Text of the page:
Caterpillar Ends Navistar Partnership, Plans to Build Trucks

Cat vocational, on-road trucks previously built by Navistar in Mexico will now be all-Cat designs manufactured in Victoria, TX

Caterpillar launched its vocational truck line in 2011 with the Cat CT660. Like all the Cat trucks until now, it is designed by Caterpillar but powered and manufactured by Navistar for North America. It is a set-back-front-axle or Class 8 truck measuring 116-in. or 122-in. bumper to back of cab.
Caterpillar launched its vocational truck line in 2011 with the Cat CT660. Like all the Cat trucks until now, it is designed by Caterpillar but powered and manufactured by Navistar for North America. It is a set-back-front-axle or Class 8 truck measuring 116-in. or 122-in. bumper to back of cab.

Caterpillar Inc. announced the end of its truck-building arrangement with Navistar will begin independently designing and manufacturing Cat vocational trucks at its Victoria, TX, plant. The plant, which opened in 2012, currently produces hydraulic excavators.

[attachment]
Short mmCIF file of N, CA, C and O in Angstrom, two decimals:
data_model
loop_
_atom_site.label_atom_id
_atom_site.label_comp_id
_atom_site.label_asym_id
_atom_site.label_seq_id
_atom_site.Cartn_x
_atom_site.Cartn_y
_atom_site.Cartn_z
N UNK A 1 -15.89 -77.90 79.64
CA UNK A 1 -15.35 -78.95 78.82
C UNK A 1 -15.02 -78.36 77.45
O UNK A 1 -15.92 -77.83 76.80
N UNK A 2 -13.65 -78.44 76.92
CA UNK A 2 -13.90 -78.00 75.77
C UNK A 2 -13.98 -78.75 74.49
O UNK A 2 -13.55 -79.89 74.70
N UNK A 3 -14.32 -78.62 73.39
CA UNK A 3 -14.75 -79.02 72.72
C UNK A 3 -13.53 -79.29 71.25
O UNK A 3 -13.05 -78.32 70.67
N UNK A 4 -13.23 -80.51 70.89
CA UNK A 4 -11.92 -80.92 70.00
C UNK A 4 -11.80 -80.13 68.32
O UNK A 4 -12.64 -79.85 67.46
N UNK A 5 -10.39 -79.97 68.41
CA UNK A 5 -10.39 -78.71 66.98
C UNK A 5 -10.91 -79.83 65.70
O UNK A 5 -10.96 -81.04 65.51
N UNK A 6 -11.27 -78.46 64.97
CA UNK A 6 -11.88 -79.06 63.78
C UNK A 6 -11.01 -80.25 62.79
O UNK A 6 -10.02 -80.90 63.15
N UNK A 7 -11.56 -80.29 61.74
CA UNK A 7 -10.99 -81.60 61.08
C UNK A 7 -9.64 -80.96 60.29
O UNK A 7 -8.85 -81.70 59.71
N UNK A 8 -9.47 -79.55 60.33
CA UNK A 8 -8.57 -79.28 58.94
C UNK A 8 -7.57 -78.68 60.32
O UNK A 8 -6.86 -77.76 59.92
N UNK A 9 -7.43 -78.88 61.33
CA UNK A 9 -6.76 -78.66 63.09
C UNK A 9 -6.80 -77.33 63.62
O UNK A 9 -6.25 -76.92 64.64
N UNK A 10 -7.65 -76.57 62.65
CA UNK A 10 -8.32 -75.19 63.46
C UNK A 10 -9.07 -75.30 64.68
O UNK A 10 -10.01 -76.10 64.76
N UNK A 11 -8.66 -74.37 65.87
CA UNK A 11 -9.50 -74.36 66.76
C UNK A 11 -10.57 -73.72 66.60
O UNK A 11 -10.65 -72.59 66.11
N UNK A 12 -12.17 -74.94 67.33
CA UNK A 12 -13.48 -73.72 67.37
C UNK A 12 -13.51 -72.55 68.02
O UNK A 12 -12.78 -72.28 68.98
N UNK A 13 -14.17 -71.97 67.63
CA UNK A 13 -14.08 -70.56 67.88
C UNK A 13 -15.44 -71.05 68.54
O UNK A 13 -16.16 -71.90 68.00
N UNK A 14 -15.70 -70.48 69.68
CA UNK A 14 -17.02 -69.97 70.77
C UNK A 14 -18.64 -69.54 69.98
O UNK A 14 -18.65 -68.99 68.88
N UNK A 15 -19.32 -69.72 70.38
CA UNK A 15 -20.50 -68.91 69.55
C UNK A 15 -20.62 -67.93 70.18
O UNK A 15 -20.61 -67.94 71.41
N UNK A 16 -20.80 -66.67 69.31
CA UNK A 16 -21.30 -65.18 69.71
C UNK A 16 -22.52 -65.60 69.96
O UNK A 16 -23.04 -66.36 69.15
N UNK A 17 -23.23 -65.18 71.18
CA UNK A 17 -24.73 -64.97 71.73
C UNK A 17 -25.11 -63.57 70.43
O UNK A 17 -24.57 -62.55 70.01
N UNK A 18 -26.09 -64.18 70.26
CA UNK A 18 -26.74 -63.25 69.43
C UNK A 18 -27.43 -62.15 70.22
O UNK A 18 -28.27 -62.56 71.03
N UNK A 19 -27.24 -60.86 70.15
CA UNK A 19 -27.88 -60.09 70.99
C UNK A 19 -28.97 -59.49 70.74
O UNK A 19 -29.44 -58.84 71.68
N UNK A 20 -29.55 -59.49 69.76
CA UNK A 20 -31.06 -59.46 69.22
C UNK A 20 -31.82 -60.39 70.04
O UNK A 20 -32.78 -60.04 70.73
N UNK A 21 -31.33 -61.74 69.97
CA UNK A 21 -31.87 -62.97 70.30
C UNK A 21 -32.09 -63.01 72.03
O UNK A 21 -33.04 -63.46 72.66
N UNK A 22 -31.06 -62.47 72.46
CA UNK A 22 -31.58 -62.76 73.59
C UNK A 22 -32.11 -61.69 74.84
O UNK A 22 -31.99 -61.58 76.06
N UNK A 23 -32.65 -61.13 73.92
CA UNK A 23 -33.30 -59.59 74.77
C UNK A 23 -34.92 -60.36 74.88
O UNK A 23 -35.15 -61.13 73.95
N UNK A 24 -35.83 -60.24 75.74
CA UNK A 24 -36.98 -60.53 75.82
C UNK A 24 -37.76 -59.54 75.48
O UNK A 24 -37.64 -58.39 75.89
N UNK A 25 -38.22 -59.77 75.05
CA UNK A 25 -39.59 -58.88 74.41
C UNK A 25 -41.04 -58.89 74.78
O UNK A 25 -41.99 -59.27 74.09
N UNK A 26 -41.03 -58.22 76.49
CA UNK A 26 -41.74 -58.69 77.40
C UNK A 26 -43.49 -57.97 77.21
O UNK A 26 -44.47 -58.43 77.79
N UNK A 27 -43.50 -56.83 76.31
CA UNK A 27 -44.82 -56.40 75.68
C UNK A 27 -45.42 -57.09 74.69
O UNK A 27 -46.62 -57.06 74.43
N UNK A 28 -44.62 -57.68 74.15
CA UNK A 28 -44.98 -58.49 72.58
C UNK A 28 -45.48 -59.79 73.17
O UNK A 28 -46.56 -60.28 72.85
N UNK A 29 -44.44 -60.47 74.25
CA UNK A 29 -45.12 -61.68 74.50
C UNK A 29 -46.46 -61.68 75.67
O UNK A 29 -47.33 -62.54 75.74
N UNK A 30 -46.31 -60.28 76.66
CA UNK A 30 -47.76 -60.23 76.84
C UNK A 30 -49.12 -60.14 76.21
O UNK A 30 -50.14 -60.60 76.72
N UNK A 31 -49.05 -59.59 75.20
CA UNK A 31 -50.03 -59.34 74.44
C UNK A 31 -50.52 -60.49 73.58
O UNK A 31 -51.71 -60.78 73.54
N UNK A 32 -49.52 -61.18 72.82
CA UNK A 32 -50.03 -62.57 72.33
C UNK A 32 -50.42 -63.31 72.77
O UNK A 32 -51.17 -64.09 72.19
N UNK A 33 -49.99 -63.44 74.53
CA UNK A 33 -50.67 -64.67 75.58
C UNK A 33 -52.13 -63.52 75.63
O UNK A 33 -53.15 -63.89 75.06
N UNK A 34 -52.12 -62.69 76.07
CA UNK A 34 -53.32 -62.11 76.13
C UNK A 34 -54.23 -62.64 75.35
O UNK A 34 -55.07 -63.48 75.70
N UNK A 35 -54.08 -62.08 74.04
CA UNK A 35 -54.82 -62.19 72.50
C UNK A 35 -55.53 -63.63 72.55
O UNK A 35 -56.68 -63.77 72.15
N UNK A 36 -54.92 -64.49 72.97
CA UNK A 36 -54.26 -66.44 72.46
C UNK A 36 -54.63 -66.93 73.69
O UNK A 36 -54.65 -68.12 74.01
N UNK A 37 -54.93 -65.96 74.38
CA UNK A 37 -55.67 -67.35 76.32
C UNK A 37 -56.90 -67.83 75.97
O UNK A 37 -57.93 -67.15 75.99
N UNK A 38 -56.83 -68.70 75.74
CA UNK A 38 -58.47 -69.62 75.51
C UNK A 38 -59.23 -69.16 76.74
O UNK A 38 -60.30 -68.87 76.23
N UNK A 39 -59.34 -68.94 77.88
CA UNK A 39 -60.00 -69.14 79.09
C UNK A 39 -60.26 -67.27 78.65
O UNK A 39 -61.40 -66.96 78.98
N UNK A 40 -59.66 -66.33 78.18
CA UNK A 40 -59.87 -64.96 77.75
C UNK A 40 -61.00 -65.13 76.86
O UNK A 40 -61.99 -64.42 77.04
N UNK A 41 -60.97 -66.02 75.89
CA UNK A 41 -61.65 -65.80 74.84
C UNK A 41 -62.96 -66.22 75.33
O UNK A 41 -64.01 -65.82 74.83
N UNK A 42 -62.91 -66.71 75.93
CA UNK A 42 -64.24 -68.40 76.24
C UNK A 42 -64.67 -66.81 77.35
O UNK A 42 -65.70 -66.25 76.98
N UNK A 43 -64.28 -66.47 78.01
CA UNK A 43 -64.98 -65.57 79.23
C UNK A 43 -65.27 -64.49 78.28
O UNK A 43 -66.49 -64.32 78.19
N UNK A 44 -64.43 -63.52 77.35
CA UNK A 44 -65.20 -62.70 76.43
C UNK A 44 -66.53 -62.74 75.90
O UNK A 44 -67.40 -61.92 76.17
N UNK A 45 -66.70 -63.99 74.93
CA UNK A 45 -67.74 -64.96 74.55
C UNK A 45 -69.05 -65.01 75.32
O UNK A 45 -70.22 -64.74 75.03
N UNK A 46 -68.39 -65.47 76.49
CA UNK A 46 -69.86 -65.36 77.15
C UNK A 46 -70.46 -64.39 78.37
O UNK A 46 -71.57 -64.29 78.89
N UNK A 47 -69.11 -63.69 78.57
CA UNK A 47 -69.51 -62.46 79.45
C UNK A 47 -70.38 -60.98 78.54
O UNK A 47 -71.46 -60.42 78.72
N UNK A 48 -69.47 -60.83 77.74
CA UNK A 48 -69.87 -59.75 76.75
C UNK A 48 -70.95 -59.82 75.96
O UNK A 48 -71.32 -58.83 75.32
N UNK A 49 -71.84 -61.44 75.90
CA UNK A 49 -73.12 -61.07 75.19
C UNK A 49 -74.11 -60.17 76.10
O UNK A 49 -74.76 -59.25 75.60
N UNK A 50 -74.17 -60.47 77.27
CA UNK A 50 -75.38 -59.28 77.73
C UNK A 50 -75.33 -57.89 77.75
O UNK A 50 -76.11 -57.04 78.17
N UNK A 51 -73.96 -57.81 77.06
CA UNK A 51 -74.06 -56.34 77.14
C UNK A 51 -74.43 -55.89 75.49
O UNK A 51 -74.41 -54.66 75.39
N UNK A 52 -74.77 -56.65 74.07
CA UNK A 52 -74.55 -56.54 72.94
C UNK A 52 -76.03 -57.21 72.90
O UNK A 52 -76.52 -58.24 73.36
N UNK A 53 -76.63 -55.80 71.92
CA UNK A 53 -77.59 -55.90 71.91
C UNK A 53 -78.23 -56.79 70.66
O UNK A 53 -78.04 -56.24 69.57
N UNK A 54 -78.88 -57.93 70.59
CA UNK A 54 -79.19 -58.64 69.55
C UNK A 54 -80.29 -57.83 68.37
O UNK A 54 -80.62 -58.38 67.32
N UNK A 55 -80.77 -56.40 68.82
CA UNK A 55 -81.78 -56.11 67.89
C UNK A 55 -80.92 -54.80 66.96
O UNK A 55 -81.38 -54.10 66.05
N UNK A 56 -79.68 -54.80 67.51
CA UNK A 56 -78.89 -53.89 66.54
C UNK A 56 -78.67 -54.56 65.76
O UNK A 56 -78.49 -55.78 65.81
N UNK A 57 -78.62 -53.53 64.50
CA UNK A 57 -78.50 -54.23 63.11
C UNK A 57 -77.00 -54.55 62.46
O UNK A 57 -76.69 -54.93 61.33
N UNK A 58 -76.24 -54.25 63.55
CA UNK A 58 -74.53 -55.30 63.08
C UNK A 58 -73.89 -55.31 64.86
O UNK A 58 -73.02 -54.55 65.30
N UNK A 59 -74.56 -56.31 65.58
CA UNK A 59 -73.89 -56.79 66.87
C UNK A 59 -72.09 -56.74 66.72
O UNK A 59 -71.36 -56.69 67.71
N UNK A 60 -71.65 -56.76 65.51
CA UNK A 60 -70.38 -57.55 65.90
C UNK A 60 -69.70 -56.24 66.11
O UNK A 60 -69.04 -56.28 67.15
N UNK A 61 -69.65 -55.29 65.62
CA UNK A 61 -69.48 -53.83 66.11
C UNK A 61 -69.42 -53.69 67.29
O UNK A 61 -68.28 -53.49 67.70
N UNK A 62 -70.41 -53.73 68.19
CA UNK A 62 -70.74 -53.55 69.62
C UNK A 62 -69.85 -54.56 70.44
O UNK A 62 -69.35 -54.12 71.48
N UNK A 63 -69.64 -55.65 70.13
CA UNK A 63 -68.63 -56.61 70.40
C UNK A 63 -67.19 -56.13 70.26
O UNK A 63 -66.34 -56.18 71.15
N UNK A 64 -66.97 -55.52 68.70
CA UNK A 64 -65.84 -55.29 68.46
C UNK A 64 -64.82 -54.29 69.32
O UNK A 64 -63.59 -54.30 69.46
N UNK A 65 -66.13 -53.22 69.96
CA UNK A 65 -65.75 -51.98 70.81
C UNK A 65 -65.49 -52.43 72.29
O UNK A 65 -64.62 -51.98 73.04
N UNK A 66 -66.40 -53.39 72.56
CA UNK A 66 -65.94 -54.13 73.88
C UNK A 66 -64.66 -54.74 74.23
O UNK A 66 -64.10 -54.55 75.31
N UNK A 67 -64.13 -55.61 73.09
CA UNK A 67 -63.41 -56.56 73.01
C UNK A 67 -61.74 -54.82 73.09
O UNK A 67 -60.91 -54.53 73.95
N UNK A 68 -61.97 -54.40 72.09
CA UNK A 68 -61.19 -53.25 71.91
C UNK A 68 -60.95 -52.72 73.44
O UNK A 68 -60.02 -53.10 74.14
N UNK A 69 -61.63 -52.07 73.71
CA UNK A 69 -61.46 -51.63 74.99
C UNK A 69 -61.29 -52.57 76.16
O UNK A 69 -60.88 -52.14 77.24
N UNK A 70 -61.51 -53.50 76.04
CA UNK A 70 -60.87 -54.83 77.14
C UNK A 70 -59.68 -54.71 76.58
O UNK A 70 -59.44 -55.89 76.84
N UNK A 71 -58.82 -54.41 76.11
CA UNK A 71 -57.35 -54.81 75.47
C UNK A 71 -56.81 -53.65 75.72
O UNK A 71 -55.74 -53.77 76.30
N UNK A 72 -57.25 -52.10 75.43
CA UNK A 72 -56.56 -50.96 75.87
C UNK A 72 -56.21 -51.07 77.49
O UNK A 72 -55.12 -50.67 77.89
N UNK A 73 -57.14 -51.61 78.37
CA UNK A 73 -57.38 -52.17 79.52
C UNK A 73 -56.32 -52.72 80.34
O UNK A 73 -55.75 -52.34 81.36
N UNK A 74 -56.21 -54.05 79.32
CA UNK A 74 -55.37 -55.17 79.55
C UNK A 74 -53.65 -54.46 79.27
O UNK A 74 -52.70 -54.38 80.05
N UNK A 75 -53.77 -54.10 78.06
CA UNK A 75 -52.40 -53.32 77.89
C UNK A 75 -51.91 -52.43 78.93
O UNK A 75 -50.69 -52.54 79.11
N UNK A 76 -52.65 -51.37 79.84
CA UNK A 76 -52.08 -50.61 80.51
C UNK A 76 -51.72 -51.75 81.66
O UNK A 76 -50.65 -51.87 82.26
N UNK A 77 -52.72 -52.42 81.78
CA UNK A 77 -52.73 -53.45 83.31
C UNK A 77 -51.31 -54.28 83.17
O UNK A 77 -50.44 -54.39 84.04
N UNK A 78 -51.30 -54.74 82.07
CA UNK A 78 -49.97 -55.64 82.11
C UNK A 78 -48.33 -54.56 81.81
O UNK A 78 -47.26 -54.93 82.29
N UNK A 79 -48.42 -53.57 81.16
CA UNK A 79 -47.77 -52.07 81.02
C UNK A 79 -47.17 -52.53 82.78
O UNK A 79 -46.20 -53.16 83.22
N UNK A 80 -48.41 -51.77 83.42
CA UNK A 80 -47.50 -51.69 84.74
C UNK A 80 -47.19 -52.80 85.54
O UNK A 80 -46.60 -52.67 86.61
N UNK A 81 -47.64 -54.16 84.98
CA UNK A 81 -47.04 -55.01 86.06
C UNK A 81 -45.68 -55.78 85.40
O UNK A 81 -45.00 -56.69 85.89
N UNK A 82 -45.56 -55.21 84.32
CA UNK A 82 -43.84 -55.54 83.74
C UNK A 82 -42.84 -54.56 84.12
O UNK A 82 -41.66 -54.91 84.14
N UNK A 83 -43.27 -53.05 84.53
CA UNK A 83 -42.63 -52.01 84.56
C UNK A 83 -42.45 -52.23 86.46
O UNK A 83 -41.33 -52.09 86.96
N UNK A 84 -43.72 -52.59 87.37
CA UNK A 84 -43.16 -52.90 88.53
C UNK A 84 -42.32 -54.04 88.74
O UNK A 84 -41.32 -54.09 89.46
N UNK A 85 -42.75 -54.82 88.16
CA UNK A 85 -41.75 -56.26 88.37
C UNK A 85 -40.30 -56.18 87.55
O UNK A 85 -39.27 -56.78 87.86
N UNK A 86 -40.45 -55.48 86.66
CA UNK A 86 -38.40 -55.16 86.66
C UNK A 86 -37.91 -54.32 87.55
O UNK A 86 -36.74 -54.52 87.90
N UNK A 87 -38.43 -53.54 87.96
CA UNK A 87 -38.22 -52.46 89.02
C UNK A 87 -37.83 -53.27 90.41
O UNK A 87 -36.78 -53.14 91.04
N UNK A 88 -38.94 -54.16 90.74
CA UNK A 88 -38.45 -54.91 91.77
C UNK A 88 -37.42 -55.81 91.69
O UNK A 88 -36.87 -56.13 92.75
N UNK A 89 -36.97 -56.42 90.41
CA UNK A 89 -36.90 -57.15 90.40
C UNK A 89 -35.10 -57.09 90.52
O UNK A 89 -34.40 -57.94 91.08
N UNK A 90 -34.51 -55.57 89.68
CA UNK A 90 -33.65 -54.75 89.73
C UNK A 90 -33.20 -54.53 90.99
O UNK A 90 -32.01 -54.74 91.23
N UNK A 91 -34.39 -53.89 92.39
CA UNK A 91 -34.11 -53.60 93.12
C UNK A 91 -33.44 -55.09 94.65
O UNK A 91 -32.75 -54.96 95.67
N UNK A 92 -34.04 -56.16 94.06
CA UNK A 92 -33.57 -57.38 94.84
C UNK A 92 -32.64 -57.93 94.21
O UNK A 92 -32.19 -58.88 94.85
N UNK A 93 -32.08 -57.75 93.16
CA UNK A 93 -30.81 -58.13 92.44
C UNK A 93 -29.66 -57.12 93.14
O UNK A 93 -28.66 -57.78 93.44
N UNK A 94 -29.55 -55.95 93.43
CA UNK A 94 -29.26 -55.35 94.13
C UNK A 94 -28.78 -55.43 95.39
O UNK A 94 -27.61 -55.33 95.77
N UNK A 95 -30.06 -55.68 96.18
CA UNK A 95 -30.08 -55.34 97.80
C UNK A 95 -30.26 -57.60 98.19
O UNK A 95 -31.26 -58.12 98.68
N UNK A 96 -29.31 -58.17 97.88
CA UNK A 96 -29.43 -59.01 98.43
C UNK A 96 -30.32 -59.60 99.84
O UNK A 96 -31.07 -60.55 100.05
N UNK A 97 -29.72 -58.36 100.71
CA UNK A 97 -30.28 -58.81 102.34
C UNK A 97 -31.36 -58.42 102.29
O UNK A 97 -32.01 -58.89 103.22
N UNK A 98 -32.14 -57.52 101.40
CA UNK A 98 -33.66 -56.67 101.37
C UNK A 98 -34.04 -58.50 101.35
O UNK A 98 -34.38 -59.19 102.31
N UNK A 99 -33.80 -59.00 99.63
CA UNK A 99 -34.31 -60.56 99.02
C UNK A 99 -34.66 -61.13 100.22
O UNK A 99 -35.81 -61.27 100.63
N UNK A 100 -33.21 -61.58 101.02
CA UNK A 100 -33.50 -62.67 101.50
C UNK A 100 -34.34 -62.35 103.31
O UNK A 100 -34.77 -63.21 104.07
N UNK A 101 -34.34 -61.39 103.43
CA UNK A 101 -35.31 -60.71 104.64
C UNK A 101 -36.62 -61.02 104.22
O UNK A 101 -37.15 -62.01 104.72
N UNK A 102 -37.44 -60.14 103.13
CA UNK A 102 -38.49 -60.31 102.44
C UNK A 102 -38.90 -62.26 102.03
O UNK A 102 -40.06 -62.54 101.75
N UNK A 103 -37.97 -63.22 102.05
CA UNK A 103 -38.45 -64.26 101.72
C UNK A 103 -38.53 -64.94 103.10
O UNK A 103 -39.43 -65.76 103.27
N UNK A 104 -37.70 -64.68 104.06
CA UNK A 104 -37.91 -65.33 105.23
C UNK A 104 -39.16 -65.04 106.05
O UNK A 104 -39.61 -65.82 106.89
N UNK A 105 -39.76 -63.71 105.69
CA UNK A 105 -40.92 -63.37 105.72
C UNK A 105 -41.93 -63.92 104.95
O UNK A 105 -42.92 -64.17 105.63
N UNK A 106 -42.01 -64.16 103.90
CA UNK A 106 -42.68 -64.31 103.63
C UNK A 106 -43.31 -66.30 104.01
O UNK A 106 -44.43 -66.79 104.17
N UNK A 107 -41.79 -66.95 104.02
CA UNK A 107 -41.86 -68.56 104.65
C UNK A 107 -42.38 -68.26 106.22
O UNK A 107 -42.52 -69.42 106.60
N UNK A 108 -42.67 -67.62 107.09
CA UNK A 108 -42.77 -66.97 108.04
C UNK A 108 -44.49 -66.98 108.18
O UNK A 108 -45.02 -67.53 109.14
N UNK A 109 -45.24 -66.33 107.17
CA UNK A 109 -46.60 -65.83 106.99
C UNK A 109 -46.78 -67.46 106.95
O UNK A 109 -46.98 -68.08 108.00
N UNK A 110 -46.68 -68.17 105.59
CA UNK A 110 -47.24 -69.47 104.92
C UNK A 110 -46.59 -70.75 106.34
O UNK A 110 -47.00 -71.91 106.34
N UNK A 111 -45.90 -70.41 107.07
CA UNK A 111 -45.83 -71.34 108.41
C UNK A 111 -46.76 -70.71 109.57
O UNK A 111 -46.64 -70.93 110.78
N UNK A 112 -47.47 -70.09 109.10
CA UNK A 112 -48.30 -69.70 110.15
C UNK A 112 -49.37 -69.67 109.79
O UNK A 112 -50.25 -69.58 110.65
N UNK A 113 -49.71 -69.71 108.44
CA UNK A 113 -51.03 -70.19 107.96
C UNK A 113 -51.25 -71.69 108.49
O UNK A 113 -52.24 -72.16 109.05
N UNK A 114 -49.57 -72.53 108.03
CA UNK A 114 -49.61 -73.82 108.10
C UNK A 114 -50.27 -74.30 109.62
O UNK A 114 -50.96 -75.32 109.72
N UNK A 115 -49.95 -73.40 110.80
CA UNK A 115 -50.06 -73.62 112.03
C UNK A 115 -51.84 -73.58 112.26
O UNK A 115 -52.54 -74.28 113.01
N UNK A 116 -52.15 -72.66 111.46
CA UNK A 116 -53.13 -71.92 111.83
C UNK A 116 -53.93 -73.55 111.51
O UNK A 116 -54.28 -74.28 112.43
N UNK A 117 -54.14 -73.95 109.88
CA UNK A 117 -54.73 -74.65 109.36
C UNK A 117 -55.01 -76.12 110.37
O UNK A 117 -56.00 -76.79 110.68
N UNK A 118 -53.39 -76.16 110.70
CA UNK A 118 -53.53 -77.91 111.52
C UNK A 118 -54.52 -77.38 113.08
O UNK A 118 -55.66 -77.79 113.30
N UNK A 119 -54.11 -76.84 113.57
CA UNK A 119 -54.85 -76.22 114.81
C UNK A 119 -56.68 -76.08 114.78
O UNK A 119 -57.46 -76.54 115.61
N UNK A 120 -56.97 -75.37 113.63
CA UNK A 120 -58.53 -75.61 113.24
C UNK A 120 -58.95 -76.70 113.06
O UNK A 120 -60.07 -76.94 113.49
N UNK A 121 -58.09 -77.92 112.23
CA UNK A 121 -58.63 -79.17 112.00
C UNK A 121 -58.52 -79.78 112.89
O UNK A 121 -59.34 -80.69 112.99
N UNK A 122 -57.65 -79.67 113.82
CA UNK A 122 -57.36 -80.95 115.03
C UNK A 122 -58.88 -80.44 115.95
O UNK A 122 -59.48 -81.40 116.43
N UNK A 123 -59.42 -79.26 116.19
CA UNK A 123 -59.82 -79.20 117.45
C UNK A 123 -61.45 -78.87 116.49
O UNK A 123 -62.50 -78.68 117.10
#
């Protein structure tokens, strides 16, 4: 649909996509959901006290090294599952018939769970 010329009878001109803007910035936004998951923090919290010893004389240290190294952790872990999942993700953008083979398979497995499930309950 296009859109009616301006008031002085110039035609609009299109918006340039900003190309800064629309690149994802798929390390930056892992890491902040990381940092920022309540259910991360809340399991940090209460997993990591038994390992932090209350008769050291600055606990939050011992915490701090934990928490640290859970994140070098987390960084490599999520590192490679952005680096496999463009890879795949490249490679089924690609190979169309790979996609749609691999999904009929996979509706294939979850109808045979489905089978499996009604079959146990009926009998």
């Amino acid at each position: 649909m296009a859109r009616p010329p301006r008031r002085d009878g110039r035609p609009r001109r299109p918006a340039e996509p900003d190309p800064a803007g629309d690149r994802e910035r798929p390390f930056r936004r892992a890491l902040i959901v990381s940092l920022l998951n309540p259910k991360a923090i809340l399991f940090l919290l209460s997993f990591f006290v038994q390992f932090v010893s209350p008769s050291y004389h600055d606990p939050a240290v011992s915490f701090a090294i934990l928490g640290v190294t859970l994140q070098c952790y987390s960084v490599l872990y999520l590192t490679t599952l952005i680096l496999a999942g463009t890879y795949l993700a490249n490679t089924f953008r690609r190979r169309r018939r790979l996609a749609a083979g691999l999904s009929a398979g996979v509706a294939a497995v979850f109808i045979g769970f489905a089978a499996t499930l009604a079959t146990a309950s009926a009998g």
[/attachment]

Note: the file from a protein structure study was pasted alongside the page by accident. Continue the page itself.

Caterpillar launched its first vocational truck, the CT660, in North America in 2011. Two more models have since been added to the lineup, the CT680 and CT681. To date, Caterpillar has worked with Navistar for the products’ design and build, and the trucks have been manufactured in Escobedo, Mexico.

The move will give Caterpillar more flexibility to respond to customer demand, provide increased quality control and allow better integration of existing Caterpillar technologies, such as the Product Link telematics solution. "We have developed a firm base with the relationship that we had with Navistar that got us off to a good start. But as we look forward we have an opportunity to more directly influence the design and the velocity of the speed of response. We feel this positions us well to respond in a much quicker manner," says Ron Schultz, sales & product support manager, Caterpillar. "Obviously owning the end-to-end manufacturing gives us the opportunity to improve the product in a positive way." The trucks built in Victoria will be subject to the Cat Production System to ensure product quality.